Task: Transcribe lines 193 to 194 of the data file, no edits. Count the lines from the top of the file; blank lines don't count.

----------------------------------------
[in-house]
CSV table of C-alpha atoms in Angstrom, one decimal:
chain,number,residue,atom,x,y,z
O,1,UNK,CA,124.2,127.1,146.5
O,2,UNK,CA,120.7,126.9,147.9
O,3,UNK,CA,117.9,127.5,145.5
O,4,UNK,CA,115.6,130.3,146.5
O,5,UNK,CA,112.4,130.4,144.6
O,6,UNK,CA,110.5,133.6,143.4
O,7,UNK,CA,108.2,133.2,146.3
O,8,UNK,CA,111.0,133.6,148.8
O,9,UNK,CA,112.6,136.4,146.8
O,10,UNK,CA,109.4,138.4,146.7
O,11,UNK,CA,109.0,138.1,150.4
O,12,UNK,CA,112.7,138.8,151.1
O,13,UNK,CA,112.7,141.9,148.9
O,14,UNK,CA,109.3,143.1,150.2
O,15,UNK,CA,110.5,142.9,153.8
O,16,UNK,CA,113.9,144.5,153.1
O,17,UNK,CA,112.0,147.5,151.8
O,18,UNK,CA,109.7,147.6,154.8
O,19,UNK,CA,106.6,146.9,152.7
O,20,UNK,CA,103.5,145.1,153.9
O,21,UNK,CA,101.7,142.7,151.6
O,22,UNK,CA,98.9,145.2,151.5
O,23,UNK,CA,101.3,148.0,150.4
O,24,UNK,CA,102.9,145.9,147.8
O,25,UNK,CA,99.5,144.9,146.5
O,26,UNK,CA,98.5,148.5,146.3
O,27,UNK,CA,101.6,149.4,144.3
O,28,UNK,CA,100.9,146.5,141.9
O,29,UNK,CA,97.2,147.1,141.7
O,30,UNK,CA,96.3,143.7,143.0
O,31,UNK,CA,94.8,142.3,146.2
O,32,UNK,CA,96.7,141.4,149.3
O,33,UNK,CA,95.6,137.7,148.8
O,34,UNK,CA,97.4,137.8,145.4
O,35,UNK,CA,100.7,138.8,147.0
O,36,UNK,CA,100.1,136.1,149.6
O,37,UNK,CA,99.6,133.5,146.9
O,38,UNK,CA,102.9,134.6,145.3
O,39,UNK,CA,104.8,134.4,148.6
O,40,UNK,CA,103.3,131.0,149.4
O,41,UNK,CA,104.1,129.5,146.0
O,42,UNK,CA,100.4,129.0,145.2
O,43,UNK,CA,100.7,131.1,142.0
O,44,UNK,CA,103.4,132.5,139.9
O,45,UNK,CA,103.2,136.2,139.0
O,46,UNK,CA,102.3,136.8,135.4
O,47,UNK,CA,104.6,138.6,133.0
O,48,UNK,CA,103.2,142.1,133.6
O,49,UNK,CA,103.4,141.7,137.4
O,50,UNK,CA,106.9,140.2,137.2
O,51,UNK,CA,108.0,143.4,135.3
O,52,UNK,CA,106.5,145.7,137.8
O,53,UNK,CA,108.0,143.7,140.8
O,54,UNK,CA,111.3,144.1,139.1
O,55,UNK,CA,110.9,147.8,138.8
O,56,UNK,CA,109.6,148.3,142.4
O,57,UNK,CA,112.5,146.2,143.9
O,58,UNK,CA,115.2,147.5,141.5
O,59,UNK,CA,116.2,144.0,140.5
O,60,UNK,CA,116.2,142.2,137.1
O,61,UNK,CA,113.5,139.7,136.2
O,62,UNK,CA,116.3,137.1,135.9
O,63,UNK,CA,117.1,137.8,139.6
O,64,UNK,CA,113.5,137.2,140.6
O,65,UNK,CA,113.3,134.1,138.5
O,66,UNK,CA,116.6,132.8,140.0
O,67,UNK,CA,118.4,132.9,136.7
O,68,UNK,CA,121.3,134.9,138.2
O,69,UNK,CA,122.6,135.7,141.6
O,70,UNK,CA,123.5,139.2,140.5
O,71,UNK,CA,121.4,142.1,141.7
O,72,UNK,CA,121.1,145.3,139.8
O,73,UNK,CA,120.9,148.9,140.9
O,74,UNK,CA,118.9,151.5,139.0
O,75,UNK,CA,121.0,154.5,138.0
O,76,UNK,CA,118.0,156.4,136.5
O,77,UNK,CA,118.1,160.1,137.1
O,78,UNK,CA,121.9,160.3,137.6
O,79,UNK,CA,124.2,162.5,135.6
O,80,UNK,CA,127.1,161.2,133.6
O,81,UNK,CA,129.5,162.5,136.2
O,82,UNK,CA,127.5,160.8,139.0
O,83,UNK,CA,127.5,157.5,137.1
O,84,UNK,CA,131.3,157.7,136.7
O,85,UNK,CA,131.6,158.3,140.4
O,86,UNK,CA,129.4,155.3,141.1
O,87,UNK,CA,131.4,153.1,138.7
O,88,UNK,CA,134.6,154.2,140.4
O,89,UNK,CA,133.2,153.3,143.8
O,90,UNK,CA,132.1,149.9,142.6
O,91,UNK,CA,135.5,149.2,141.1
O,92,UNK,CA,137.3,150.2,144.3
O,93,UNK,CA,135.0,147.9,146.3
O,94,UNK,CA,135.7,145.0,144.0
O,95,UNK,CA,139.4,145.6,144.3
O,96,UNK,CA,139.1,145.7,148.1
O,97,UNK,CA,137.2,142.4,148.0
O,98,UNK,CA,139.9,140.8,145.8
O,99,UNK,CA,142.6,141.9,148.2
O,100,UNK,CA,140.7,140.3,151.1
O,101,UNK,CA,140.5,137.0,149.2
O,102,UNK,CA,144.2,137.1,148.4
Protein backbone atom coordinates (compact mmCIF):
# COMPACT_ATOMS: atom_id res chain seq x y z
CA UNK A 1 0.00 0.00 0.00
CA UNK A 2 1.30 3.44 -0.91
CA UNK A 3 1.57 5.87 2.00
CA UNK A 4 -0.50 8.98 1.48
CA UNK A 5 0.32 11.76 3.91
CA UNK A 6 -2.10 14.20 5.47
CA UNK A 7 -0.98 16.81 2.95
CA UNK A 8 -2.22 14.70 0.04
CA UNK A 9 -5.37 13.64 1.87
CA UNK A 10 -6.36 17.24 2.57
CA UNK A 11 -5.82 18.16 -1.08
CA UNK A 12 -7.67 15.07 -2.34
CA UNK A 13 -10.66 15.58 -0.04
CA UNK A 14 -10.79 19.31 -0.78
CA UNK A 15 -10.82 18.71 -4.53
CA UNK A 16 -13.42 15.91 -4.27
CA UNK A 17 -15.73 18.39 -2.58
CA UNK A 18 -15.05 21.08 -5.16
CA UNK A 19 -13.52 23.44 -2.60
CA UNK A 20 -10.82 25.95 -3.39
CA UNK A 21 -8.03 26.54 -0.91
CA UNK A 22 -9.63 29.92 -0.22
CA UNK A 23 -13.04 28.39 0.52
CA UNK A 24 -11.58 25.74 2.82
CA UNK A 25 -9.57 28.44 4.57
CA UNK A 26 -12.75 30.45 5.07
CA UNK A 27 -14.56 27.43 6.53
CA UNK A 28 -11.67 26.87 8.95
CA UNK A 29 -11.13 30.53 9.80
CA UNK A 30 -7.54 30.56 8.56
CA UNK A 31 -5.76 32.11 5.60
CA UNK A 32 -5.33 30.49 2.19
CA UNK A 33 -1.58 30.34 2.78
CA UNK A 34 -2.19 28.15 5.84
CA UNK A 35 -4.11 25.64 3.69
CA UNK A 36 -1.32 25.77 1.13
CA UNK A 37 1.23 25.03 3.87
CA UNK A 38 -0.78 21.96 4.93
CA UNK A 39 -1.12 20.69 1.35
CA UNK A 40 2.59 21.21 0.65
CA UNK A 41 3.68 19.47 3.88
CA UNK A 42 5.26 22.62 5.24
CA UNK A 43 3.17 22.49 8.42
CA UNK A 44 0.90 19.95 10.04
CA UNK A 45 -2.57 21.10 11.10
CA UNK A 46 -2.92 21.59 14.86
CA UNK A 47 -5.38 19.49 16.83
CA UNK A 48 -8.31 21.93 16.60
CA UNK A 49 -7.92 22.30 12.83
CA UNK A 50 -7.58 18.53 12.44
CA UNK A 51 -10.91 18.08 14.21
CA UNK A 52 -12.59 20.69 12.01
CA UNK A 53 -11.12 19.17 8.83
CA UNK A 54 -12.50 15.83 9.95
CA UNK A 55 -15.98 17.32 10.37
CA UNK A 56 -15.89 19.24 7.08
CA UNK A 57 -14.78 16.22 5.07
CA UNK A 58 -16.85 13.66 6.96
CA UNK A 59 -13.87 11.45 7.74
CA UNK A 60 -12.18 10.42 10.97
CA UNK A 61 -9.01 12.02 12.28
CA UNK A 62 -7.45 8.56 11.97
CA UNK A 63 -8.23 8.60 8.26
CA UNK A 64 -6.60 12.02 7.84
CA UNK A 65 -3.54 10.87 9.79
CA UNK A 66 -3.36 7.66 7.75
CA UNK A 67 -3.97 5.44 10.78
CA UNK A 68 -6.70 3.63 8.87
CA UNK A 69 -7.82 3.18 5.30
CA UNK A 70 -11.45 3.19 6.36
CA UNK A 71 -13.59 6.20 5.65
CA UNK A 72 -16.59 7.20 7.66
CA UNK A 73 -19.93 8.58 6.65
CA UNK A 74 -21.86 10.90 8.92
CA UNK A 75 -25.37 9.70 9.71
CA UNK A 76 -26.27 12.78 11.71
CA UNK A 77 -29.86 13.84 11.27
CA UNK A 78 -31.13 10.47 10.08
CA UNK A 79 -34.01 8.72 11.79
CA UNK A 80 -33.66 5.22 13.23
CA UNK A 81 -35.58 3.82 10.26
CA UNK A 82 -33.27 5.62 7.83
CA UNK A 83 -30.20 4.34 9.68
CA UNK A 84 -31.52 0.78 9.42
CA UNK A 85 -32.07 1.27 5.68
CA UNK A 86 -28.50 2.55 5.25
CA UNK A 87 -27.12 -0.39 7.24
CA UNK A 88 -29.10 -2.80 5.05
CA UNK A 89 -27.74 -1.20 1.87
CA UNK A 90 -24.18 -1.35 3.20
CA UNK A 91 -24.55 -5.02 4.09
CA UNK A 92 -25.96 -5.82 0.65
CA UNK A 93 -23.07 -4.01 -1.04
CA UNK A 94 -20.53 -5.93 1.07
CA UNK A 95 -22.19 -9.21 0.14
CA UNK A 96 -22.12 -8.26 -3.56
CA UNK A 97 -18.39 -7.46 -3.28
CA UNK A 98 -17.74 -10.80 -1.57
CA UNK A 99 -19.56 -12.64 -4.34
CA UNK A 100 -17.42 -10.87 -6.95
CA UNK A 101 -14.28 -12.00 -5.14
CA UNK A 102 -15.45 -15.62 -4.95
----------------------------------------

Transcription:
CA UNK A 86 -28.50 2.55 5.25
CA UNK A 87 -27.12 -0.39 7.24